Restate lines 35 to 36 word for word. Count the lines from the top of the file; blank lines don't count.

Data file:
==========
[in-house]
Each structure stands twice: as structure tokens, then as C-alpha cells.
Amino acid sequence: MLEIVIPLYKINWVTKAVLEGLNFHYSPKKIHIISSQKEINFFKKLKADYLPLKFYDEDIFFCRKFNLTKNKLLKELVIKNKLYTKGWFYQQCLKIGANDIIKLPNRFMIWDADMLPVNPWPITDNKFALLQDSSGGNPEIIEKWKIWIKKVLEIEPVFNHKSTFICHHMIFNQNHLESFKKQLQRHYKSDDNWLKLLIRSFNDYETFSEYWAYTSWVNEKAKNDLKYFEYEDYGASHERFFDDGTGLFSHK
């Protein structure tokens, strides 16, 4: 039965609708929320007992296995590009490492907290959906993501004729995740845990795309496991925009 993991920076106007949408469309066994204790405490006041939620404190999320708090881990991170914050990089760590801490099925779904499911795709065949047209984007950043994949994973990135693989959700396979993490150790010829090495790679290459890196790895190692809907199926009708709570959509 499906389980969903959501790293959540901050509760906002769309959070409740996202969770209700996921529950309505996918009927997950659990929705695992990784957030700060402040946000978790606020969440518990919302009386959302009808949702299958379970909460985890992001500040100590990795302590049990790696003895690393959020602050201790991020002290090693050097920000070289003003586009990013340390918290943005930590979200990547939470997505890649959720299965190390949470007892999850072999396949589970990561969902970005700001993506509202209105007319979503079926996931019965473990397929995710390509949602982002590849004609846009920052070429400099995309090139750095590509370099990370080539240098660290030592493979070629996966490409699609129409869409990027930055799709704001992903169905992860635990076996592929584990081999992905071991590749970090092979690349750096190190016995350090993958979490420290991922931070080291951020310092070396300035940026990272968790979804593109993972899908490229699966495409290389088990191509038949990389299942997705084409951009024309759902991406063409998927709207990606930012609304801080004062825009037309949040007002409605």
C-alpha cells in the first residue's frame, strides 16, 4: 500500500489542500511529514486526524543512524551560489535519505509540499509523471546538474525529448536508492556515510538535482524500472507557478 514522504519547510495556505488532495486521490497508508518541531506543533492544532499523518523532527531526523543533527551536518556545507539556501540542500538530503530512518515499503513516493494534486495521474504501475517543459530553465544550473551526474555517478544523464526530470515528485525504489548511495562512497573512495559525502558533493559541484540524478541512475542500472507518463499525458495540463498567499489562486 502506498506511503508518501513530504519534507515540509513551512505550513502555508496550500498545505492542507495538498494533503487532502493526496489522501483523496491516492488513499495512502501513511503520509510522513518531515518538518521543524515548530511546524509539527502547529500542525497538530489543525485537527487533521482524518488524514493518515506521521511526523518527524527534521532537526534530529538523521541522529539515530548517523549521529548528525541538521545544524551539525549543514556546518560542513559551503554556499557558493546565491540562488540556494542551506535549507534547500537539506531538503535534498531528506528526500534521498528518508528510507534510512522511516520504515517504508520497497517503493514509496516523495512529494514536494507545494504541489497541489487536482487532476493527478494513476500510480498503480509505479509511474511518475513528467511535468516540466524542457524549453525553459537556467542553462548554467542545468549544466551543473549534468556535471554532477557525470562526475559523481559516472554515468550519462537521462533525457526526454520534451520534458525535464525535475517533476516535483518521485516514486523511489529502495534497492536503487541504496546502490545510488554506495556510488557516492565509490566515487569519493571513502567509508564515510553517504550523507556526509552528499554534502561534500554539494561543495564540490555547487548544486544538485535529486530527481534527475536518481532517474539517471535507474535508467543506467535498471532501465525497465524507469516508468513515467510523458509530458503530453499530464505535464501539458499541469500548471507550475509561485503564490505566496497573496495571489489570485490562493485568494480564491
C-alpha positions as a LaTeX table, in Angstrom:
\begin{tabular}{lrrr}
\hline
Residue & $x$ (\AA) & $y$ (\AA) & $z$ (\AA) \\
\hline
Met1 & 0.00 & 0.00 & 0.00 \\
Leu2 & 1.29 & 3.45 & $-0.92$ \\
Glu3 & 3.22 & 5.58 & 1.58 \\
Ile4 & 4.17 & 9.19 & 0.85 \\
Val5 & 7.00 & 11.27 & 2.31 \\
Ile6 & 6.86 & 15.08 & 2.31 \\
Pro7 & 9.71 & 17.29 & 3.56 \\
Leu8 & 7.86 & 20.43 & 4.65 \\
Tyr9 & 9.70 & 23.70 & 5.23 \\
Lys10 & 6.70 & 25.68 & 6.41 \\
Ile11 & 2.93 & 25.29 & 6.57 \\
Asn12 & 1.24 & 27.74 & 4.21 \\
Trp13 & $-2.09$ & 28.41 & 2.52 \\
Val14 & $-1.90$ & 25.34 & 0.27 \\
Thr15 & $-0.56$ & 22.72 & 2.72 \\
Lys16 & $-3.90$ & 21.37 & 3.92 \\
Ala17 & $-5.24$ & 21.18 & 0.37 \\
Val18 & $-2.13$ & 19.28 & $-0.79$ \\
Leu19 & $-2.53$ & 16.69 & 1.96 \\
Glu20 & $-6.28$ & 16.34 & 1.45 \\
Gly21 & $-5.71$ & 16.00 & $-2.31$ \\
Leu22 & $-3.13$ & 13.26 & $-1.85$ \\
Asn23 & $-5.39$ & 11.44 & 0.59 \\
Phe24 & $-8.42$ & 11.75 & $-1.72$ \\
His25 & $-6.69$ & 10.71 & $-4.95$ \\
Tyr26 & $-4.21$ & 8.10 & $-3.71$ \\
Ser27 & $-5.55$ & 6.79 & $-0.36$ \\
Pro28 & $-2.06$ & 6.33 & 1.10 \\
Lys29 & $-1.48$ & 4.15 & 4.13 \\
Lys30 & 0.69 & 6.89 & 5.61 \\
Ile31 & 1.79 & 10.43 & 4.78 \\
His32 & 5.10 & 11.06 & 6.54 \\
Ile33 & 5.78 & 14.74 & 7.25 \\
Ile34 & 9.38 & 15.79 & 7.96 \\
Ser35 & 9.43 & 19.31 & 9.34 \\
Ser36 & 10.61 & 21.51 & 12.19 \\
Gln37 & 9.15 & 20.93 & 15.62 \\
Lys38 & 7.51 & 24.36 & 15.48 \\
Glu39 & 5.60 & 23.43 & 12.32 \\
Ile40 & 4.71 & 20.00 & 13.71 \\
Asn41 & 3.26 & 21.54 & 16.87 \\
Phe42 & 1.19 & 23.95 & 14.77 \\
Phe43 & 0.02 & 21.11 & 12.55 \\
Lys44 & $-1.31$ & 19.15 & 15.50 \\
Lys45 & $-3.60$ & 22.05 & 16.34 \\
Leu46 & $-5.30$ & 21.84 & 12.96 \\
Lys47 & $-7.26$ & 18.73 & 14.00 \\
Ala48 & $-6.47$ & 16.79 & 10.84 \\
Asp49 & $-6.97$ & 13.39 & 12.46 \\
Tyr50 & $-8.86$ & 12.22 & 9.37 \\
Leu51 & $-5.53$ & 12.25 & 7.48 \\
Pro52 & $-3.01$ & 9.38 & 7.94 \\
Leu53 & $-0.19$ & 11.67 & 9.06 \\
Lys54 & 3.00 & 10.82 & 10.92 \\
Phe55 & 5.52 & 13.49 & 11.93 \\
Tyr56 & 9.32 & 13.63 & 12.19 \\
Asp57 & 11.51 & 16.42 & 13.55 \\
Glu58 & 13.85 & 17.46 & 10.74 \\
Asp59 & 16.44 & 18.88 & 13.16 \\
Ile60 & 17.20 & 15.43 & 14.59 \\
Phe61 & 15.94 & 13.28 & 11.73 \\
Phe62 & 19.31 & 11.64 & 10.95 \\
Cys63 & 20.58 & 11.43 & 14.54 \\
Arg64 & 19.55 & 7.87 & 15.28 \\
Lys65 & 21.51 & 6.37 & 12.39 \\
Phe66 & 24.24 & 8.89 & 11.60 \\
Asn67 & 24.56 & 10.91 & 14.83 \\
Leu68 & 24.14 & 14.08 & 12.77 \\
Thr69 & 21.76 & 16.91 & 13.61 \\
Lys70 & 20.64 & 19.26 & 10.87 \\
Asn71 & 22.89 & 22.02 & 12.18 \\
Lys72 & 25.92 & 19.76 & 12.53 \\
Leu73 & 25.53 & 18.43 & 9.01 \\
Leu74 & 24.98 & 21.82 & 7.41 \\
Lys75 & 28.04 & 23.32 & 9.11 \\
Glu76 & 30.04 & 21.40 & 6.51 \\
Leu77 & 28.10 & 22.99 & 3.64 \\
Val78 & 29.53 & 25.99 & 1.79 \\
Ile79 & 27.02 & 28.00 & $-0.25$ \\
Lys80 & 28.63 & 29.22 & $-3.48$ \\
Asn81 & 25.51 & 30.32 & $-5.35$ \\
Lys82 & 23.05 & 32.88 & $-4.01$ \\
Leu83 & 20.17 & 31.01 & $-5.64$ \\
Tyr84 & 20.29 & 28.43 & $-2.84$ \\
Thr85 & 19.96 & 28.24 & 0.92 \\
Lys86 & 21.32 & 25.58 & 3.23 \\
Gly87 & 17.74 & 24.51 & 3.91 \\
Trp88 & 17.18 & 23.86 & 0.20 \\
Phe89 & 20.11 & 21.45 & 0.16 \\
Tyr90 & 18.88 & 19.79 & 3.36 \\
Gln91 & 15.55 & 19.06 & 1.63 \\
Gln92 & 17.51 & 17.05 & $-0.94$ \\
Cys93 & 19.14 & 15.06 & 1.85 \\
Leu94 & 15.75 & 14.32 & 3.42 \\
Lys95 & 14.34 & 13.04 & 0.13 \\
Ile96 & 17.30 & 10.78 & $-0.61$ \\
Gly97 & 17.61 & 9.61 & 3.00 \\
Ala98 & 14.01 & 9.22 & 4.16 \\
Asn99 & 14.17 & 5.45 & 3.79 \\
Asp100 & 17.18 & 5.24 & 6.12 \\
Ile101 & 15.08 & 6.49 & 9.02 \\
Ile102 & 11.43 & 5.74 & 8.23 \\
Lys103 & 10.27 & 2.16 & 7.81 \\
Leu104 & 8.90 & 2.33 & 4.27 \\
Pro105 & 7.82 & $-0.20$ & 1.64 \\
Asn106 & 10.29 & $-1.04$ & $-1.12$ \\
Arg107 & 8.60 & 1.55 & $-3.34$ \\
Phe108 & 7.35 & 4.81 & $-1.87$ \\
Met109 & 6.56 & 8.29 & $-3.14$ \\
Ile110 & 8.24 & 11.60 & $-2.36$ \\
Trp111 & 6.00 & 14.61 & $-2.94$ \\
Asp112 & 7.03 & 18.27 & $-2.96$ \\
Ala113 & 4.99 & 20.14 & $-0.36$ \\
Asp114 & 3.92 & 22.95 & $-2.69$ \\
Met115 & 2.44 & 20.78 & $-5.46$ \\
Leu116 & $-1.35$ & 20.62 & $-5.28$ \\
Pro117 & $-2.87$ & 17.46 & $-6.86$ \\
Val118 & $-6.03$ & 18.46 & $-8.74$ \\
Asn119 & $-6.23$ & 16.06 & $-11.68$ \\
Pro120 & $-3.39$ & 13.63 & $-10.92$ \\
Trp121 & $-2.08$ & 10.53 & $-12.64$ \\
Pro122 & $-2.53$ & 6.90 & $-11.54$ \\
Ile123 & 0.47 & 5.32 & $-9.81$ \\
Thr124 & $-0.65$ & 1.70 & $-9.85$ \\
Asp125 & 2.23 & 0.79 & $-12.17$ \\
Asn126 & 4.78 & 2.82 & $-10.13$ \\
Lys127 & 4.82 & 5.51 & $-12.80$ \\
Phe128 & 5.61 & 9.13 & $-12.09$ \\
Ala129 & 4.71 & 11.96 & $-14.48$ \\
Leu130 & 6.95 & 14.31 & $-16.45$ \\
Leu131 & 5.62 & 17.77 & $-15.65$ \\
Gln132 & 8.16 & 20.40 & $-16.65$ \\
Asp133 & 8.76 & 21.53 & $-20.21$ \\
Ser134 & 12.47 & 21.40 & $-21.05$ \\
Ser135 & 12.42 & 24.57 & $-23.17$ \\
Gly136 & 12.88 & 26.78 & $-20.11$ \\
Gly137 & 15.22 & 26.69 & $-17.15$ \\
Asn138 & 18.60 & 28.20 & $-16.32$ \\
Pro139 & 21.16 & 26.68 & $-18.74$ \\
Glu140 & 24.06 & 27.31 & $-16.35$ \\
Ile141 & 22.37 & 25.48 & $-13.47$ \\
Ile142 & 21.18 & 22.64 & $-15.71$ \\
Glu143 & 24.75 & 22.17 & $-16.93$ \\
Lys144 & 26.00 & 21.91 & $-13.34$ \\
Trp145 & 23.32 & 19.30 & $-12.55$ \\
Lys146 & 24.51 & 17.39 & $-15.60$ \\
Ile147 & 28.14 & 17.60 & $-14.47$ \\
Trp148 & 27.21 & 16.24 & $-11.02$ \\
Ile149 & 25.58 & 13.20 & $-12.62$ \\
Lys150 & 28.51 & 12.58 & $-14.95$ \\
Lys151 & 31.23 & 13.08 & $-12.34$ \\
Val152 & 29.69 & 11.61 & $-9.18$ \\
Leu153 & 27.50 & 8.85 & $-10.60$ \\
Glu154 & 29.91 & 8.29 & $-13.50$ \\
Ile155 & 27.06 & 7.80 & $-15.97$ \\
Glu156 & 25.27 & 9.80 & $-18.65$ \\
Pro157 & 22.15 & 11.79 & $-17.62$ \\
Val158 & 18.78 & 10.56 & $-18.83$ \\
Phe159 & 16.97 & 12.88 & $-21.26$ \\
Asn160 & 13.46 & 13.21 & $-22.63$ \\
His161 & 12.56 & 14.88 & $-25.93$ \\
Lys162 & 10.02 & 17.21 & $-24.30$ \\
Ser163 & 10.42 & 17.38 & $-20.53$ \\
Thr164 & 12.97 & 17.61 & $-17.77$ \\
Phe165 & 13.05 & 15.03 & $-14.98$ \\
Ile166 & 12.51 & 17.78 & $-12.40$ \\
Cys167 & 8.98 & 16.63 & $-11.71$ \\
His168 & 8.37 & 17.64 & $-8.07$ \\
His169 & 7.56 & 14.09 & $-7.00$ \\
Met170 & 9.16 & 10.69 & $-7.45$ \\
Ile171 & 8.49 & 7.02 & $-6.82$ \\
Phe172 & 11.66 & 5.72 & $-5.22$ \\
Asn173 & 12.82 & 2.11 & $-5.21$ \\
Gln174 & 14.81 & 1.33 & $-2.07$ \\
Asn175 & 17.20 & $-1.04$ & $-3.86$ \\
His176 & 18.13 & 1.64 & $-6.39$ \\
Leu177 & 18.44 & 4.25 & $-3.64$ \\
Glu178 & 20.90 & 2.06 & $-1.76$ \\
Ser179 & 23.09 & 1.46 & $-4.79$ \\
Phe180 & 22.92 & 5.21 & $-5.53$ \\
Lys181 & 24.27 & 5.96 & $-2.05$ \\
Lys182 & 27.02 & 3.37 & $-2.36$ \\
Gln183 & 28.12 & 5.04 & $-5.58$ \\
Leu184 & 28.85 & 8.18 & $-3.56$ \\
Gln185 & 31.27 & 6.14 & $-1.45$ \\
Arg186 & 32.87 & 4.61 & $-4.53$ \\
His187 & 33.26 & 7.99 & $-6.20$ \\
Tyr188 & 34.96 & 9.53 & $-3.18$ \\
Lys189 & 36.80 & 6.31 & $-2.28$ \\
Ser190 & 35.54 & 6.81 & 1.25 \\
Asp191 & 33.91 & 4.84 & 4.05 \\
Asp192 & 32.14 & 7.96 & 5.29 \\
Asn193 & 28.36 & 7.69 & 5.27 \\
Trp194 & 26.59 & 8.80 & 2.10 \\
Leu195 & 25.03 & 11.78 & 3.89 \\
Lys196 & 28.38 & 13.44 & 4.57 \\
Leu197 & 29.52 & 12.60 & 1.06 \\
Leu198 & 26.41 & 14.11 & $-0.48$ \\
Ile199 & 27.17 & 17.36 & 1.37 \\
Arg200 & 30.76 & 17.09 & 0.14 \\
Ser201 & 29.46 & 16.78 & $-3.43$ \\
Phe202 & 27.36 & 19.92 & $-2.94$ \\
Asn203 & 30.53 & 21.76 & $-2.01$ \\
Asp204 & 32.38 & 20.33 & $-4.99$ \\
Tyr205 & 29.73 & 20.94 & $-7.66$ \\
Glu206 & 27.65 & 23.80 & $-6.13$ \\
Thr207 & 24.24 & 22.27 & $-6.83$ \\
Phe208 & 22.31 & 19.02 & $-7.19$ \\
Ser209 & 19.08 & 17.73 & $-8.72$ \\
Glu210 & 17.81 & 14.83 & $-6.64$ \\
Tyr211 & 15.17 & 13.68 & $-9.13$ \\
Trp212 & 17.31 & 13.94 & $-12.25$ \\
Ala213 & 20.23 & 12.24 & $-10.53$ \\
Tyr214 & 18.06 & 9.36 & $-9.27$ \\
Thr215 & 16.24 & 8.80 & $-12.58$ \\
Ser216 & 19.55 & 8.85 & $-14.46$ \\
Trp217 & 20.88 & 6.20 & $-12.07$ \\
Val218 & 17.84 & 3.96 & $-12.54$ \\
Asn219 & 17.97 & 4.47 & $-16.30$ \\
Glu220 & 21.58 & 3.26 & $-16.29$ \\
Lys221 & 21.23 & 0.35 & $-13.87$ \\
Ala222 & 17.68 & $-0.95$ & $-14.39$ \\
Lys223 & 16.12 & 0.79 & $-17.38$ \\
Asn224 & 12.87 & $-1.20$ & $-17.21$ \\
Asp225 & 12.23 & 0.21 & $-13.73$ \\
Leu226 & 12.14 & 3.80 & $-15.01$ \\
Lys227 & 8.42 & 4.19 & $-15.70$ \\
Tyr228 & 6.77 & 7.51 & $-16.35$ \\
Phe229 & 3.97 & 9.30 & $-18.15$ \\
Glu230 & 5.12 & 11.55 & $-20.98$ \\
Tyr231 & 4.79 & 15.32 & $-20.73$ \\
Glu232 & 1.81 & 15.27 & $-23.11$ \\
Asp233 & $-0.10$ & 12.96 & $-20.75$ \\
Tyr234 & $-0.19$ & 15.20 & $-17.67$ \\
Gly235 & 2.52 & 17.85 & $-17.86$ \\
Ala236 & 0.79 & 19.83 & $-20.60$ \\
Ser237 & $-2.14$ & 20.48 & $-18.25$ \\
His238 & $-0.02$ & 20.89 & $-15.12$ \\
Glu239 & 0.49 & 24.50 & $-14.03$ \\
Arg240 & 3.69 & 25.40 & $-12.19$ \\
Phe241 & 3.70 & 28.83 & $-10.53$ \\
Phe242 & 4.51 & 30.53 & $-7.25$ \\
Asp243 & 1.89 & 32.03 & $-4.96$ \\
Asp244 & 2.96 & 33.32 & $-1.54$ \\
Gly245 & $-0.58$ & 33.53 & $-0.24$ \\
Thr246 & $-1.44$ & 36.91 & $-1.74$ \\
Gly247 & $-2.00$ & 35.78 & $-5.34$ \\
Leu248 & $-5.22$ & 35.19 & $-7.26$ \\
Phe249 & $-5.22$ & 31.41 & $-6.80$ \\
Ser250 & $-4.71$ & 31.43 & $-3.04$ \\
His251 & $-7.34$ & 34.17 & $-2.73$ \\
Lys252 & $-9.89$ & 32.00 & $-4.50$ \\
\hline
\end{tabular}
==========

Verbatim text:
His25 & $-6.69$ & 10.71 & $-4.95$ \\
Tyr26 & $-4.21$ & 8.10 & $-3.71$ \\